In most cases, when someone breaches a contract by failing to perform, the most you can do is get your deposit back, you cannot get extra money because they wasted your time or made you miss out on other opportunities. For example, in the case of Merritt Hill Vineyards Inc. v. Windy Heights Vineyard, Inc.(472 N.Y.S.2d 592, 460 N.E.2d 1077 (N.Y. 1984)), Merritt Hill was attempting to buy a vineyard from Windy Heights. Although stipulated in the contract, Windy Heights failed to secure a title insurance policy and a mortgage confirmation statement. Merritt Hill canceled the deal and demanded their deposit back, plus damages. The Court found for Merritt Hill and gave back the deposit, but did not give any damages.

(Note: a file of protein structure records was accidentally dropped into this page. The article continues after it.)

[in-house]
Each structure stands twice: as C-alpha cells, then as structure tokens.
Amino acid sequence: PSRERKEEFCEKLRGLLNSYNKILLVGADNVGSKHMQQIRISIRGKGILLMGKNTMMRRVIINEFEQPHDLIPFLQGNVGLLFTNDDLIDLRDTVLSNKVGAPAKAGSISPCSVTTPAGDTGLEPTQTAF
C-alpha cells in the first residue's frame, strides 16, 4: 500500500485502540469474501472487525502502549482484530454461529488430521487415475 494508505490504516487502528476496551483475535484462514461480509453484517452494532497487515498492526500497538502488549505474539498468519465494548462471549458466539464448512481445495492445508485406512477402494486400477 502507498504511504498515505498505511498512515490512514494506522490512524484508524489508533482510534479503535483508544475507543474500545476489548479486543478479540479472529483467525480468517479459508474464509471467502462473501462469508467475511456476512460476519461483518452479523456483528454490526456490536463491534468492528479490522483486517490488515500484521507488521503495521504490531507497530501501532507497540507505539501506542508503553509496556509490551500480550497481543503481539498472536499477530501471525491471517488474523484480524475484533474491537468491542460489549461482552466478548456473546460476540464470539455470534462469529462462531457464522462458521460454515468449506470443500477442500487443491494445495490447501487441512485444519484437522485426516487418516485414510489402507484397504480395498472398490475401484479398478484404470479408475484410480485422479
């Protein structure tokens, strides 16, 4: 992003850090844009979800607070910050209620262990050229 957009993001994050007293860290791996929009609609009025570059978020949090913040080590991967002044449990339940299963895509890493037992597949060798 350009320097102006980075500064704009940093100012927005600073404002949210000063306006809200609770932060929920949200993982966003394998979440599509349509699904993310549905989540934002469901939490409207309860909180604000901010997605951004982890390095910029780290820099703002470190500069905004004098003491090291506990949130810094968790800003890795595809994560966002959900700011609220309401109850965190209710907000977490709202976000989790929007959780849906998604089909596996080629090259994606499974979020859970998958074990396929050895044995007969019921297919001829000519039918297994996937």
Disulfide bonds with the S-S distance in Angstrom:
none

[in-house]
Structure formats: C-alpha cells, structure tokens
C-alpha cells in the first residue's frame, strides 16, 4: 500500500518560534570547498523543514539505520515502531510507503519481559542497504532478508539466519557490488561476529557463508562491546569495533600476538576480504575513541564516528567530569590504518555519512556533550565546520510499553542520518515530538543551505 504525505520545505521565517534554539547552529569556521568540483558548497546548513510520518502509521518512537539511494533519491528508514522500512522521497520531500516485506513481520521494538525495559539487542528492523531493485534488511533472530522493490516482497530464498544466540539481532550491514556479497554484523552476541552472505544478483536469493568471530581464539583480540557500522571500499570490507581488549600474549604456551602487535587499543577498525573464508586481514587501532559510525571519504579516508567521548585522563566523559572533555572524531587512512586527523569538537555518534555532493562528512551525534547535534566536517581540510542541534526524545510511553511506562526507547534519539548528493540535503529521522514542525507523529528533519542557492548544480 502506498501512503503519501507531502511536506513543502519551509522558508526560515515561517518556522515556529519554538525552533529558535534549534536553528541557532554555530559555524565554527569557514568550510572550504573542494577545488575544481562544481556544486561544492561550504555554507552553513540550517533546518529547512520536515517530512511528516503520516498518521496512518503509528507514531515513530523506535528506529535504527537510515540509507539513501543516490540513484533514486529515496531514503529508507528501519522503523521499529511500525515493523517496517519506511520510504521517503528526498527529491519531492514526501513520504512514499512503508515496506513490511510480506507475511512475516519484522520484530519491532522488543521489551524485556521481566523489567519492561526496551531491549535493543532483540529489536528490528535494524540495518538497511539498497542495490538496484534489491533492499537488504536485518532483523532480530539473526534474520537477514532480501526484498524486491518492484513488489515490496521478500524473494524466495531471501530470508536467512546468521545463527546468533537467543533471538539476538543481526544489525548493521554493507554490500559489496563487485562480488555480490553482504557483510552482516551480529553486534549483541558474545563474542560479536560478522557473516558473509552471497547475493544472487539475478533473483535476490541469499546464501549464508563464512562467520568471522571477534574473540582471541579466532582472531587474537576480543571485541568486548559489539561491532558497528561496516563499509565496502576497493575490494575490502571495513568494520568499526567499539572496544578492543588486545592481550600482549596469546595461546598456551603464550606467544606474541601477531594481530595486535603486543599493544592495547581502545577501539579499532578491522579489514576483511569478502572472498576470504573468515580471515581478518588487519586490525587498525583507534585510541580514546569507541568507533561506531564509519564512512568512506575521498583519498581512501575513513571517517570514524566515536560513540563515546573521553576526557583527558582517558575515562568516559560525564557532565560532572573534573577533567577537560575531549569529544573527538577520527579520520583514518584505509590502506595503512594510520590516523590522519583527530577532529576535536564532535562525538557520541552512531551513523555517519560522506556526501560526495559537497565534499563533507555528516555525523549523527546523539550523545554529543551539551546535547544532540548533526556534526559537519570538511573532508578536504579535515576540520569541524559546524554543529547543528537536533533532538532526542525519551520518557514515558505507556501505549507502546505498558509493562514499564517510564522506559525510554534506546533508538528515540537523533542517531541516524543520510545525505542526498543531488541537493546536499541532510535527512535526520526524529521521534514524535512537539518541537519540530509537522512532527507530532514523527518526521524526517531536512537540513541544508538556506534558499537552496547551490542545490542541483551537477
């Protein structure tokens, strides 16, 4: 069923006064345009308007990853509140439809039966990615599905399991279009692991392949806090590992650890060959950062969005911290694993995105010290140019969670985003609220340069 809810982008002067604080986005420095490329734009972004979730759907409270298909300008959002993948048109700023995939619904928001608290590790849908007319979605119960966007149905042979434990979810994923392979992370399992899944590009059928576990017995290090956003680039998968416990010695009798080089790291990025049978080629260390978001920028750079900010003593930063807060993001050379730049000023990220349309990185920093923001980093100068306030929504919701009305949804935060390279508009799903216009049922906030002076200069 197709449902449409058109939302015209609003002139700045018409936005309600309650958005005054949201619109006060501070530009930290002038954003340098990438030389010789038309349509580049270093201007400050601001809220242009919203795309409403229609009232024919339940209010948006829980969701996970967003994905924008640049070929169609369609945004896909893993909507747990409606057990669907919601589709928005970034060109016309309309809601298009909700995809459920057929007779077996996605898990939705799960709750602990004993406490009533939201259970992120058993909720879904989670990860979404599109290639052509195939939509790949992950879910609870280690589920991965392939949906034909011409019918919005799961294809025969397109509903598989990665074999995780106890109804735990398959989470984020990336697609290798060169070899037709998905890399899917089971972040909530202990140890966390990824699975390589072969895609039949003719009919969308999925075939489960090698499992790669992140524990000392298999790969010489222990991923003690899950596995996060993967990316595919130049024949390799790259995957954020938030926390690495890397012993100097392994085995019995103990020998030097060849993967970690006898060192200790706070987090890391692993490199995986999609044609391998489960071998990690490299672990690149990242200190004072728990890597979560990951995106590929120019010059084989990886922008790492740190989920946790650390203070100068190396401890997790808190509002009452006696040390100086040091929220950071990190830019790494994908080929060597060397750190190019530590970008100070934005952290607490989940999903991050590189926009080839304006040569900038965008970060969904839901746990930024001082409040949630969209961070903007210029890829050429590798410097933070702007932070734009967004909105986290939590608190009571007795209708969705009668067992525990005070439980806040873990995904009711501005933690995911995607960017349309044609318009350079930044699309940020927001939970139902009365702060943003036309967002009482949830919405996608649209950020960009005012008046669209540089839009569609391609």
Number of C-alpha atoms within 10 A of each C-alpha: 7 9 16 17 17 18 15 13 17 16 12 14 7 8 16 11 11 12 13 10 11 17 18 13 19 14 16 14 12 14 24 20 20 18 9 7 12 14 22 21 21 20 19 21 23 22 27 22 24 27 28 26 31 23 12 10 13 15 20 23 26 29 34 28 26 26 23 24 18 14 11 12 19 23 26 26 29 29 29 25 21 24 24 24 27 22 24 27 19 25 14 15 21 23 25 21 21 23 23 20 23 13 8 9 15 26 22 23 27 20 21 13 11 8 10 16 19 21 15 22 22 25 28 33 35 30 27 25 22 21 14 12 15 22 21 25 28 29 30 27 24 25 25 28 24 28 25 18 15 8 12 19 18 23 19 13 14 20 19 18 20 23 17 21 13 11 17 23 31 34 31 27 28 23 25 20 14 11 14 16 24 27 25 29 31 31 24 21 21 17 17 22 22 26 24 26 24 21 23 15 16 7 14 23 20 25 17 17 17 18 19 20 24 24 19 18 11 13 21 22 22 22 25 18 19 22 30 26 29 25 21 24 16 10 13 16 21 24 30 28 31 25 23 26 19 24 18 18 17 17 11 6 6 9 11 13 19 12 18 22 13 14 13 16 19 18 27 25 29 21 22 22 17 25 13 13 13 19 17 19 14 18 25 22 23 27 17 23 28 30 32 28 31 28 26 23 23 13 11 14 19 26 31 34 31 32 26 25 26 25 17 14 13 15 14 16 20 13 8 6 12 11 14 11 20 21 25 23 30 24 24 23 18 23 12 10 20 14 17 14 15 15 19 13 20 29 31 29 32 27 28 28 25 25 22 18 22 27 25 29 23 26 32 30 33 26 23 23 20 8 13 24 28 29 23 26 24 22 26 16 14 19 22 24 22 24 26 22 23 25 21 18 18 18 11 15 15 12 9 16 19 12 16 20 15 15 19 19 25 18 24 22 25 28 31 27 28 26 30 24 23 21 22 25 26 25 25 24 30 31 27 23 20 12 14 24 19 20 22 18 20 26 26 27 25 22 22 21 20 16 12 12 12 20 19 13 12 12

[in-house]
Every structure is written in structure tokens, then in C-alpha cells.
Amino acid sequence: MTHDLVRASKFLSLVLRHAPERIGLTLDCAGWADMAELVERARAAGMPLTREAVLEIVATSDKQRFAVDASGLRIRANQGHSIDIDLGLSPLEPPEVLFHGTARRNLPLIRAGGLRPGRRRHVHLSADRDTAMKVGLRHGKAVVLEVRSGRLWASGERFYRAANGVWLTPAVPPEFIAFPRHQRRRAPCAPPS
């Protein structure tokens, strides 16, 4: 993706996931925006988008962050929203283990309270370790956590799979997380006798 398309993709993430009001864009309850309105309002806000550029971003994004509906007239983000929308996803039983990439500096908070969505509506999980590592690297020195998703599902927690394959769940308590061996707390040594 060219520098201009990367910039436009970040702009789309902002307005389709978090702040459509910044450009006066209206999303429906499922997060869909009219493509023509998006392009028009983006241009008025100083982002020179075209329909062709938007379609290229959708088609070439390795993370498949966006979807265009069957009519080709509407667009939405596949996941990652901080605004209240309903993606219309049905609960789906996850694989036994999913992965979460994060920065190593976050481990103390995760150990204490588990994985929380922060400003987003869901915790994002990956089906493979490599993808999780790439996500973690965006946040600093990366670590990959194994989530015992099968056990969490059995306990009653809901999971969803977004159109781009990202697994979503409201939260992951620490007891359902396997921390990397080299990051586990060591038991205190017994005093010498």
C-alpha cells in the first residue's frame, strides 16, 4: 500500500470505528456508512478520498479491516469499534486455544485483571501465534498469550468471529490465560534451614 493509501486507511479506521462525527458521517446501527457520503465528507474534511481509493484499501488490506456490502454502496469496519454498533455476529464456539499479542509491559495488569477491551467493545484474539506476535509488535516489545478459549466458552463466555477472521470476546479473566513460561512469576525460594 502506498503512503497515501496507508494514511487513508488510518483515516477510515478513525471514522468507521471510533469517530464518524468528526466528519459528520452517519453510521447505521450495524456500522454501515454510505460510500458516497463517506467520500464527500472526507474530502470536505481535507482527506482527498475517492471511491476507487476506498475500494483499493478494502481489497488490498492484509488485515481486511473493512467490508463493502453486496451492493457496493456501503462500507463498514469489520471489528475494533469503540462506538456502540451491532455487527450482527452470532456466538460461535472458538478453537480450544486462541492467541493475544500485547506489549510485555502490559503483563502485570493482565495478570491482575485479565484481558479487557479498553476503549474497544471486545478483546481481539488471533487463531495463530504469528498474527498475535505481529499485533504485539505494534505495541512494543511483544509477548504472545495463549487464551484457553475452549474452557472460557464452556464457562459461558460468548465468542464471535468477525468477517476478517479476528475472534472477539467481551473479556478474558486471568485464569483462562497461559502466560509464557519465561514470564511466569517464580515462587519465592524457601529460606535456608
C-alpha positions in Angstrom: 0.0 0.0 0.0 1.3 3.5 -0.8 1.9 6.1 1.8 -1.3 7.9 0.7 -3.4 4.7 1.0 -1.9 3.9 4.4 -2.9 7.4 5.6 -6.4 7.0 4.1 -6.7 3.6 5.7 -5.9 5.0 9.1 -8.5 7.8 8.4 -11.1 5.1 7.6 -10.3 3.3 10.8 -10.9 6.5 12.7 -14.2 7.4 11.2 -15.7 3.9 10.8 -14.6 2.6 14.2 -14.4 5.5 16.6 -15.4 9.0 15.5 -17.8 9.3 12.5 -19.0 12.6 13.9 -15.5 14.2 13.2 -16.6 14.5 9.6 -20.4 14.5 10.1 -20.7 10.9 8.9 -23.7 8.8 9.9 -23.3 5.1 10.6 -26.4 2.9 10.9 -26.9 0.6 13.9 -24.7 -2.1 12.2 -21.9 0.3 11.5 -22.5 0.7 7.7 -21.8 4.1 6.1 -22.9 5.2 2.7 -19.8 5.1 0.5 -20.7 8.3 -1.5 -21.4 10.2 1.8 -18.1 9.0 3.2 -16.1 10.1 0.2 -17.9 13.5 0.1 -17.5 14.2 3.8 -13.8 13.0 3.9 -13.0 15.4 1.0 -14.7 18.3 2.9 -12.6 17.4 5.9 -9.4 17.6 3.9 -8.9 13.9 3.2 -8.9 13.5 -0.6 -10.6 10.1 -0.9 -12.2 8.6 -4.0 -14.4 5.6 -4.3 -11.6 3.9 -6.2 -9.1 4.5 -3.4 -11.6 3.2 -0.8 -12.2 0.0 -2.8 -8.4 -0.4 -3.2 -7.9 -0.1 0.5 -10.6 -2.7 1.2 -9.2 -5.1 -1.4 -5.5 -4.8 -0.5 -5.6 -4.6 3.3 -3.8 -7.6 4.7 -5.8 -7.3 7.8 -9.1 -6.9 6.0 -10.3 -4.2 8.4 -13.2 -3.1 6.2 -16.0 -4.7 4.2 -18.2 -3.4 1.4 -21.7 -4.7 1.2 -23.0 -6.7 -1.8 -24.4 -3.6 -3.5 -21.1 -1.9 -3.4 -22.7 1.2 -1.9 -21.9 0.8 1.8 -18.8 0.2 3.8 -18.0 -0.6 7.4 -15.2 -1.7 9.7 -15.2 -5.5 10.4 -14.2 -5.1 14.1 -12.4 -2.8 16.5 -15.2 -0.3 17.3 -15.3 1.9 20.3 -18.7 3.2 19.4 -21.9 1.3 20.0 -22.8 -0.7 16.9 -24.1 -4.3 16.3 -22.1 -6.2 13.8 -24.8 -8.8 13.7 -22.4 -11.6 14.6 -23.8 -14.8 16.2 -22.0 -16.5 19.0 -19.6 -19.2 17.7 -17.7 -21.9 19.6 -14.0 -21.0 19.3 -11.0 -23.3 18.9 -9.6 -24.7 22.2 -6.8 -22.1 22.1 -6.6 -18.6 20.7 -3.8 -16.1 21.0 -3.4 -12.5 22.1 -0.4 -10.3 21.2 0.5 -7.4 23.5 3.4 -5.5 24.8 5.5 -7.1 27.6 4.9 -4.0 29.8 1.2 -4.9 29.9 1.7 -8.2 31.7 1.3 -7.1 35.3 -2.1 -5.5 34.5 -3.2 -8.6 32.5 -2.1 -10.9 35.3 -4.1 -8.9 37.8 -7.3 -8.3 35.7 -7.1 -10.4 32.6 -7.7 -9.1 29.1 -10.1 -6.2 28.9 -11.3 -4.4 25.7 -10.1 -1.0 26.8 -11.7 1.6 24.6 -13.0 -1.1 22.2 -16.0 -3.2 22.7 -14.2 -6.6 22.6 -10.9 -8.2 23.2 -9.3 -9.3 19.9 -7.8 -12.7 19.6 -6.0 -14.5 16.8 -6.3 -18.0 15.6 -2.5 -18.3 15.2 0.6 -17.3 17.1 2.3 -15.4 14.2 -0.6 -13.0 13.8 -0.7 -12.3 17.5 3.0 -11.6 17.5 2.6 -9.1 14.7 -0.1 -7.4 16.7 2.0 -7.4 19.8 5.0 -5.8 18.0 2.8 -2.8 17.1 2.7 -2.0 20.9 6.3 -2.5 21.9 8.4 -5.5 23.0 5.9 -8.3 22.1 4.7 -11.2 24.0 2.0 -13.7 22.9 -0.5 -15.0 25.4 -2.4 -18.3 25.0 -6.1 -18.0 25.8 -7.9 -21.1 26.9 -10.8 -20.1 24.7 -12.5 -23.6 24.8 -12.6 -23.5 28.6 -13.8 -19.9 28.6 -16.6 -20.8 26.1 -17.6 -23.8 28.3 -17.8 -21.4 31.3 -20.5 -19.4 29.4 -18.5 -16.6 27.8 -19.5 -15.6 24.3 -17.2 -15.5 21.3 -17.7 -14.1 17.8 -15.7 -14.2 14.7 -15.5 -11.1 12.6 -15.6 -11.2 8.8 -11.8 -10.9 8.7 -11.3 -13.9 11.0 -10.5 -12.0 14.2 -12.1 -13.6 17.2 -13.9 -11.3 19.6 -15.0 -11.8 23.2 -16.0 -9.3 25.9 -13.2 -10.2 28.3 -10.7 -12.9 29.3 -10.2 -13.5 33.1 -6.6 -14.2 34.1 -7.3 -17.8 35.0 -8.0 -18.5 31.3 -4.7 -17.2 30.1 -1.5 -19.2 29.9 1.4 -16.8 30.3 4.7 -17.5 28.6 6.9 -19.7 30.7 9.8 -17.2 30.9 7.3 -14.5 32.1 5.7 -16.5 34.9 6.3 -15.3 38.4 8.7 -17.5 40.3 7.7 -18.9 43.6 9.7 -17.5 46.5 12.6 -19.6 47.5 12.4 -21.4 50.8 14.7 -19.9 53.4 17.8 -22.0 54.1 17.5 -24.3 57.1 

- The Court found that “While a party’s failure to fulfill a condition excuses performance by the other party whose performance is so conditioned, it is not, without an independent promise to perform the condition, a breach of contract subjecting the nonfulfilling party to liability for damages.